From this perspective, it makes it much easier to understand how people can operate selfishly without concern for others lives or their own, because if this life is all there is and it has no meaning, and YOLO (is that still a thing lol?), a shallow and self promoting existence makes perfect sense. Notions of right and wrong are thrown out because it’s relative in this view. That all sounds nice and politically correct until you’re the one on the brutal end of the wrongdoing while being told it was not wrong because for someone else, it was the right thing to do. This is how things like pedophilia get excused in New York for one example, and blamed on social institutions. Or how rape and murder get excused empathetically as if society are really the ones to blame, and how we excuse ourselves from moral responsibility to ourselves and each other.
If you begin with nothing but the cosmic cube in the box, how do you answer the question of what is right and wrong which one way or another effects every single one of us immensely.
Morality and ethics are not synonymous. Morality is about how we think people should behave at this time in life, or what we do. Ethics is what we ought to do.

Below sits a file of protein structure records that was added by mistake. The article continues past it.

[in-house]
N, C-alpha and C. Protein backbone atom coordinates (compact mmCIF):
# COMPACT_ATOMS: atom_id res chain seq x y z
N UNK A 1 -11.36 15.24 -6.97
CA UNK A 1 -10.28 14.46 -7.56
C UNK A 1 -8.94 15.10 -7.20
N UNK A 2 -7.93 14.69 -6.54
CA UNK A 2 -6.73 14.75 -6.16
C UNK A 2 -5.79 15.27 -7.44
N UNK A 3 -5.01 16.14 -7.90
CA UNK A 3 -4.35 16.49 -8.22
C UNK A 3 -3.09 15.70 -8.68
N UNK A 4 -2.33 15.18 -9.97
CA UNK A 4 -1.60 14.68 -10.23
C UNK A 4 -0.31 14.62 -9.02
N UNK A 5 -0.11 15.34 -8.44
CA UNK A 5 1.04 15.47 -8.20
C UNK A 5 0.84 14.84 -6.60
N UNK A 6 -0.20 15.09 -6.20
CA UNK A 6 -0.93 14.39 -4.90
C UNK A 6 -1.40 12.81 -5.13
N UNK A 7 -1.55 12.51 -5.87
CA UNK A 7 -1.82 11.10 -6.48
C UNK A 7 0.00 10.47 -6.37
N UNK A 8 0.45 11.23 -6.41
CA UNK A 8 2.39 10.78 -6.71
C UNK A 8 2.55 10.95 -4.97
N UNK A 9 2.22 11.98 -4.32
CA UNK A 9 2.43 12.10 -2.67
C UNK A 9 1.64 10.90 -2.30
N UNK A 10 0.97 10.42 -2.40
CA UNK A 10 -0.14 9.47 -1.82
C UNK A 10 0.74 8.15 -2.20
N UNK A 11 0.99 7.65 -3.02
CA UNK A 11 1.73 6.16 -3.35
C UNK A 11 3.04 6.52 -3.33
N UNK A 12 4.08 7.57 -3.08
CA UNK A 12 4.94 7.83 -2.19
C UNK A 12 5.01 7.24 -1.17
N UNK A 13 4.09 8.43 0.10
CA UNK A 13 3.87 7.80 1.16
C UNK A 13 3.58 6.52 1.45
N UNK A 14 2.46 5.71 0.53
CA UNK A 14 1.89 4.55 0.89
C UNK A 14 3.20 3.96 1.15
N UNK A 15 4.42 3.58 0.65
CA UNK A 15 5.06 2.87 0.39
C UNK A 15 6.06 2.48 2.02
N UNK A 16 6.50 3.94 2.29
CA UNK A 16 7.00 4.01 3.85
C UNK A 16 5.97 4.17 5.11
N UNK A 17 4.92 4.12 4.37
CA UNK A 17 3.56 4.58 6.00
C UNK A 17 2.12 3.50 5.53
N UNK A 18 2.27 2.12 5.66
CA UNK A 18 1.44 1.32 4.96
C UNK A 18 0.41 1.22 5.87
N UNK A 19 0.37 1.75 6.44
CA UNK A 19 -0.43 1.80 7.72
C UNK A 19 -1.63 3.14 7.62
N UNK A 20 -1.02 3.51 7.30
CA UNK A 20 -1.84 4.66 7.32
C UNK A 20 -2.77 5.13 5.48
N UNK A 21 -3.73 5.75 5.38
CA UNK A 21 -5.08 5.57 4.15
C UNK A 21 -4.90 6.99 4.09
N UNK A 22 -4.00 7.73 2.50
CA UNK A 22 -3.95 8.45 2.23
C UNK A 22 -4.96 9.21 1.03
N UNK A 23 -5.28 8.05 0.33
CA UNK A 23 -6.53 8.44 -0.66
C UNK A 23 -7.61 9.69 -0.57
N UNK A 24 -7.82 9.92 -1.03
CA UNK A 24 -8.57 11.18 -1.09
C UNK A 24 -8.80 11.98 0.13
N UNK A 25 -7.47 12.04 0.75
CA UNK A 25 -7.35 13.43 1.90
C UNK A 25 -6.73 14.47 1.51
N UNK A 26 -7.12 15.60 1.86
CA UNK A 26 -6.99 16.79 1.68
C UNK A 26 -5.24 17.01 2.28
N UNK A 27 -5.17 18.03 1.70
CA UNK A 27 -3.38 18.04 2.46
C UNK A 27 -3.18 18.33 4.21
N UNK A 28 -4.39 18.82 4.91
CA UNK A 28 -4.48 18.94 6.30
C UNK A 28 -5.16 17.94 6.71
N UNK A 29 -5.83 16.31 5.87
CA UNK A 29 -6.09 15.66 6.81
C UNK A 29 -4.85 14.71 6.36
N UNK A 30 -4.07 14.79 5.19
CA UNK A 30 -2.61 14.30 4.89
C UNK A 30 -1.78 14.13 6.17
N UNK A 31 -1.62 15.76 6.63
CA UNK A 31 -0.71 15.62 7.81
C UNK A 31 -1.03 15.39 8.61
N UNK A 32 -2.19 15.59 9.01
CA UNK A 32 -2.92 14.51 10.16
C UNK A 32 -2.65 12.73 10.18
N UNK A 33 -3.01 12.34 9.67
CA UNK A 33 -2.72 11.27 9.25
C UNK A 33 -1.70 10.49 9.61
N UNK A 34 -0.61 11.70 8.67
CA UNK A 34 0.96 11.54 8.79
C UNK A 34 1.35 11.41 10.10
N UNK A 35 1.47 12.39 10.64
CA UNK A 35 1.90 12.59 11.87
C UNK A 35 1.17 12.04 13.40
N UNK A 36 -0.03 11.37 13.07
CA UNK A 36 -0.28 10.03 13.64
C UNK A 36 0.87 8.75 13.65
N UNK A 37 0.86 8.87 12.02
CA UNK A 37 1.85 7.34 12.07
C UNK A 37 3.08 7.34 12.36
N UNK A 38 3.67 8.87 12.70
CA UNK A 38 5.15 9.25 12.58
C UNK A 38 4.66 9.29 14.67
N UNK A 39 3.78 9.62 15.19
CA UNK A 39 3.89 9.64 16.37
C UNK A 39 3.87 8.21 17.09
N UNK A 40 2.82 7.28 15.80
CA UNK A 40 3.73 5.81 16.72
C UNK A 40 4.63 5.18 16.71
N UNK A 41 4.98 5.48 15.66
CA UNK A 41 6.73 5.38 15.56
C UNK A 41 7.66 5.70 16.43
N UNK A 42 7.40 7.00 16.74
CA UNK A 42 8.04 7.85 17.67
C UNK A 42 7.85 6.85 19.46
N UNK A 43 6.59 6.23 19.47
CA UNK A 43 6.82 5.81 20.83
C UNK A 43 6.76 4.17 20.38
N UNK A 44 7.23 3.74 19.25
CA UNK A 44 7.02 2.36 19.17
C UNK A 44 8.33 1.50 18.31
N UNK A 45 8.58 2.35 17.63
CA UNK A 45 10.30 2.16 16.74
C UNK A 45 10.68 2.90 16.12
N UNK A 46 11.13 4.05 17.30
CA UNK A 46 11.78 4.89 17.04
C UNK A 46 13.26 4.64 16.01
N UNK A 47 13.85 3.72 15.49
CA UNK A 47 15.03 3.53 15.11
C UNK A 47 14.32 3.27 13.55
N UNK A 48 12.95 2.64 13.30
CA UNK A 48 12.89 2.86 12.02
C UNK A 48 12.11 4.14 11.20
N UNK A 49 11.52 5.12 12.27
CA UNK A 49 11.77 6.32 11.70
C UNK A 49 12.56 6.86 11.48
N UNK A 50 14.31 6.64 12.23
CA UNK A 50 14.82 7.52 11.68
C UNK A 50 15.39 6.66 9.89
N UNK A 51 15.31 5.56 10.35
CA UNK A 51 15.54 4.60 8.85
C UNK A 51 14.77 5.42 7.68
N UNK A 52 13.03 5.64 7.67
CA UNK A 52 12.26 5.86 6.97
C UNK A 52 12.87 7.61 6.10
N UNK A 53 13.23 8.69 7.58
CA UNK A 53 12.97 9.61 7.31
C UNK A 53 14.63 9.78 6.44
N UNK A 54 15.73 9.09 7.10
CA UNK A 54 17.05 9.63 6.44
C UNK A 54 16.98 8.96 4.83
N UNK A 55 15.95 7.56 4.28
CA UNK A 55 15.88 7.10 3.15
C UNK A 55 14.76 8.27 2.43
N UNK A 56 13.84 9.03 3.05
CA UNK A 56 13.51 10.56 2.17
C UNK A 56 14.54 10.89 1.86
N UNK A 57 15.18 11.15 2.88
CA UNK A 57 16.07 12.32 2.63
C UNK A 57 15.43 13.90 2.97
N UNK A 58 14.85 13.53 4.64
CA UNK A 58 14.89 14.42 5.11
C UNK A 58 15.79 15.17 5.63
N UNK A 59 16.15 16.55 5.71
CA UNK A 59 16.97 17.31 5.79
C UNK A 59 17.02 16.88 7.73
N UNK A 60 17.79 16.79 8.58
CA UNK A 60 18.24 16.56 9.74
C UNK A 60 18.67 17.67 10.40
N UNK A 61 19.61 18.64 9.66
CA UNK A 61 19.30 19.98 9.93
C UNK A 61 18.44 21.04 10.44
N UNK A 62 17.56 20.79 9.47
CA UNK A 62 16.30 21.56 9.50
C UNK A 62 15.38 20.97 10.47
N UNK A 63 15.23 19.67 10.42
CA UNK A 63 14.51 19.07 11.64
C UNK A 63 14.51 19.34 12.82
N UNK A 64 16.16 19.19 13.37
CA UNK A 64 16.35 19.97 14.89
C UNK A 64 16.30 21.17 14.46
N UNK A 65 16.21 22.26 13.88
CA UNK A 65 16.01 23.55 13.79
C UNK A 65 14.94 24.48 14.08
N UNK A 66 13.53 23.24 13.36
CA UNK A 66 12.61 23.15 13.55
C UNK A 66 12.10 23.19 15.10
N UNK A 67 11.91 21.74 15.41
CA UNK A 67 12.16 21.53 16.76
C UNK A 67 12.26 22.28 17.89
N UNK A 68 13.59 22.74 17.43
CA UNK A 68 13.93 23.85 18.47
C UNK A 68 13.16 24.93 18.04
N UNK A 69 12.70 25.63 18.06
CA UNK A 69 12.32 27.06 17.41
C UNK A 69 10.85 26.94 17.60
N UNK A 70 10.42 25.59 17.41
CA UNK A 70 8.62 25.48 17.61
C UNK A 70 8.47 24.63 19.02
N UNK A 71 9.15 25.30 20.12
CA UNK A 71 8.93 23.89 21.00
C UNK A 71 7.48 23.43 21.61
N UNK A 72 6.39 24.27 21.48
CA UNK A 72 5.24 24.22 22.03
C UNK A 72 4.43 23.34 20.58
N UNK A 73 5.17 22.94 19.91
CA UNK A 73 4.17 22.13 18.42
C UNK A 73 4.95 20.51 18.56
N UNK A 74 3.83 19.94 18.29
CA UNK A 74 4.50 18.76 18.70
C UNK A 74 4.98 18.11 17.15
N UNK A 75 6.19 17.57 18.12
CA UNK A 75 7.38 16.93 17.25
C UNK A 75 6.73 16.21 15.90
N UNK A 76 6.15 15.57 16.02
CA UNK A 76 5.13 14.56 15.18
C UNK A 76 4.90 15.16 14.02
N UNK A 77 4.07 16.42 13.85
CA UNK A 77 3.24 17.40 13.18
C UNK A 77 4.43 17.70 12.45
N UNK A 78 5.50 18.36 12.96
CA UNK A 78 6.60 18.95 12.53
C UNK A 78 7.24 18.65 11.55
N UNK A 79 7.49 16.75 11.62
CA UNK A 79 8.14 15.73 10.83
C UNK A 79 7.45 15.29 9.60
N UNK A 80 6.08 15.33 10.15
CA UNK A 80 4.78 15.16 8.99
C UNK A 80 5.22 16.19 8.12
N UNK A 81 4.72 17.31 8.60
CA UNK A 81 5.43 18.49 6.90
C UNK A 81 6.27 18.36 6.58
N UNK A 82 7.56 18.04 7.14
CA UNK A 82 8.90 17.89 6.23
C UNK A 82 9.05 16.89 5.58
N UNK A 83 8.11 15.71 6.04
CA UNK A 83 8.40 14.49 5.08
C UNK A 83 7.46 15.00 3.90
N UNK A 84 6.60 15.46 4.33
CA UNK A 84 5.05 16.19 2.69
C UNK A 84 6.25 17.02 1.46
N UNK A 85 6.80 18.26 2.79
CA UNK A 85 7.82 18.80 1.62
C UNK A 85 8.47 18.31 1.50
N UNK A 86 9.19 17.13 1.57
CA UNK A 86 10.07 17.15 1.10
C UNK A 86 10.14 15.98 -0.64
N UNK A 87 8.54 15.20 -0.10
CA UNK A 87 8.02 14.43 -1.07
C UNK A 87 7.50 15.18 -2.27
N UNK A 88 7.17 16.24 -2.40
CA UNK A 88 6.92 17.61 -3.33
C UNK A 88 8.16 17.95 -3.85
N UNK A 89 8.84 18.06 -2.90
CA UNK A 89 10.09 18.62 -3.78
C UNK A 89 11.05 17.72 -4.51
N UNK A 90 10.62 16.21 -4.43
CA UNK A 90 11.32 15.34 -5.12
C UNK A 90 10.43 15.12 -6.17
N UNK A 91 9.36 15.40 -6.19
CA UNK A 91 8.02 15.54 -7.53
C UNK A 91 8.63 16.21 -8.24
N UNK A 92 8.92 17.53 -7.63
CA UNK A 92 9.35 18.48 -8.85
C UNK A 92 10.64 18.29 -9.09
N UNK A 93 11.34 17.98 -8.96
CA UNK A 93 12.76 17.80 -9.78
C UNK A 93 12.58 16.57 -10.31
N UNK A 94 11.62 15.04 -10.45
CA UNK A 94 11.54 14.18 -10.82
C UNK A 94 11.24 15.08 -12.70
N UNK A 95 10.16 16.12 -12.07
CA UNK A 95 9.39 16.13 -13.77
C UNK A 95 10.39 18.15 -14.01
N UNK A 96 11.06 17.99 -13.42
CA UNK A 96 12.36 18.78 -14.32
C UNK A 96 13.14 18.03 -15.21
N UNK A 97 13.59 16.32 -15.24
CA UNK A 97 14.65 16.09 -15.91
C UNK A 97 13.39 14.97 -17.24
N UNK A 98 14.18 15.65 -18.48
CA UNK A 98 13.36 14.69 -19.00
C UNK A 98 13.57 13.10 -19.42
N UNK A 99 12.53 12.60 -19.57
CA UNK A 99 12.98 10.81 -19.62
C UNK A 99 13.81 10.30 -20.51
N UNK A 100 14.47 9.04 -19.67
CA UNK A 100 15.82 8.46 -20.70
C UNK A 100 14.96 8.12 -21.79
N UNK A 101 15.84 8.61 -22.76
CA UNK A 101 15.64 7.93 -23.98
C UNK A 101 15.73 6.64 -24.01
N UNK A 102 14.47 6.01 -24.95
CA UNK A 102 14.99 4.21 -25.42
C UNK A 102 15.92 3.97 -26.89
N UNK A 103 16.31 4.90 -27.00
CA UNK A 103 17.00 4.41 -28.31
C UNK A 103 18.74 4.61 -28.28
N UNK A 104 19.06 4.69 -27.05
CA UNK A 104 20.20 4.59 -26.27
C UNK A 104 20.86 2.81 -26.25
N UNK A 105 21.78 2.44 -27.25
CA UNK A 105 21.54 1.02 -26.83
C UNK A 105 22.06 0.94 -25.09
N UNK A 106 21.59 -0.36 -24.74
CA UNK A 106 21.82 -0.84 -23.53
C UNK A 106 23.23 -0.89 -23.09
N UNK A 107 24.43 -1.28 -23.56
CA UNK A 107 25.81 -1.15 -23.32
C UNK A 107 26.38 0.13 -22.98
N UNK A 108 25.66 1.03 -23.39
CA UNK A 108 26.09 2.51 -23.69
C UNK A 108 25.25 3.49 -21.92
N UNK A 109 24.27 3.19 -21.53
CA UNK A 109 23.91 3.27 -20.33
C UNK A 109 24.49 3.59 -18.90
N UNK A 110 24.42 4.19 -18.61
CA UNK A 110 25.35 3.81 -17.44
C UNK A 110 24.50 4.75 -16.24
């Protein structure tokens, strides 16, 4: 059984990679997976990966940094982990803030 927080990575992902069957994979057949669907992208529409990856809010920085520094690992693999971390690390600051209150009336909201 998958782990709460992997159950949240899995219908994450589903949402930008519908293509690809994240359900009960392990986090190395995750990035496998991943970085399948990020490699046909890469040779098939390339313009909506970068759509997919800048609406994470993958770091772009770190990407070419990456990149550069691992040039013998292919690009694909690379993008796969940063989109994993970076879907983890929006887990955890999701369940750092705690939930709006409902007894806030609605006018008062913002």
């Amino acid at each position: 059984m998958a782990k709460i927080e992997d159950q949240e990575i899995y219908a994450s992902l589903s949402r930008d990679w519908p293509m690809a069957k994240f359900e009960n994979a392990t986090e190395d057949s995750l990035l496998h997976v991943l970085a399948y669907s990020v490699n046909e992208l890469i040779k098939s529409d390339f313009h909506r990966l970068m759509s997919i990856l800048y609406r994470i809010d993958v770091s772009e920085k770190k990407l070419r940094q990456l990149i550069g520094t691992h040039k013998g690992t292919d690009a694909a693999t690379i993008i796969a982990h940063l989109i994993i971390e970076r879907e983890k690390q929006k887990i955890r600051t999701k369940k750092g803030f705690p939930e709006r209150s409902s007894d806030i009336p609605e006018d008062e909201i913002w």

So what is right and what is wrong? Is there a standard? Who make the rules? We don’t know how to answer this when God is rejected. If PostModernism is your philosophy for example, then might makes the rules. Whoever happens to be the most powerful. The ones who claim to know what is best for society, and who have the power to implement what is ‘best’ for society make the rules and dictate what is right and wrong. What about when the powerful people’s version of right and wrong drastically hurt other people? What about the minority? This is how and when you find oppression, classically as well as today.
For example, “good,” by definition in a culture is determined by what ‘is’ instead of what ought to be. That is why we can rationalize with and be obsessed with statistics and surveys to attempt to find out what people are doing in order to know the majority choices being made. If the majority do it we call it “good.” The ebb and flow however of fickle humanity is that our definitions of good come and go with each new fad.